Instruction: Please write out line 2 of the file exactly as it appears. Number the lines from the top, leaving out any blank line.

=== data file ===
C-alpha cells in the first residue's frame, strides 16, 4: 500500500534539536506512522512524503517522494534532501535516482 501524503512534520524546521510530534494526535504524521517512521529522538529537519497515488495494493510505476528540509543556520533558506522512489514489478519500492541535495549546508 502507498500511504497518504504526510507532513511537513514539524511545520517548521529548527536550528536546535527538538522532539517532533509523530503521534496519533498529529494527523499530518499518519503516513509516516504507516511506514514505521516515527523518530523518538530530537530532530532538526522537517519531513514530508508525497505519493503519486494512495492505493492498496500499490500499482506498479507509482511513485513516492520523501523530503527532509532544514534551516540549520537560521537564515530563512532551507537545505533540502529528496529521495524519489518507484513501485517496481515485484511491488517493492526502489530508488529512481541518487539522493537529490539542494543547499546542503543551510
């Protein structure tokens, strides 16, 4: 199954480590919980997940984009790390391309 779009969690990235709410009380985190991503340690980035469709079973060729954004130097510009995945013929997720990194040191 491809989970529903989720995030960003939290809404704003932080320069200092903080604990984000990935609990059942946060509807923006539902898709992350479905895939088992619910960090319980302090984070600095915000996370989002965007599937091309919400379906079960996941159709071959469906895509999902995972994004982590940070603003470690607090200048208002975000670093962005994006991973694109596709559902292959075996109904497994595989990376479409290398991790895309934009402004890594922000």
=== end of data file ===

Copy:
């Protein structure tokens, strides 16, 4: 199954480590919980997940984009790390391309 779009969690990235709410009380985190991503340690980035469709079973060729954004130097510009995945013929997720990194040191 491809989970529903989720995030960003939290809404704003932080320069200092903080604990984000990935609990059942946060509807923006539902898709992350479905895939088992619910960090319980302090984070600095915000996370989002965007599937091309919400379906079960996941159709071959469906895509999902995972994004982590940070603003470690607090200048208002975000670093962005994006991973694109596709559902292959075996109904497994595989990376479409290398991790895309934009402004890594922000």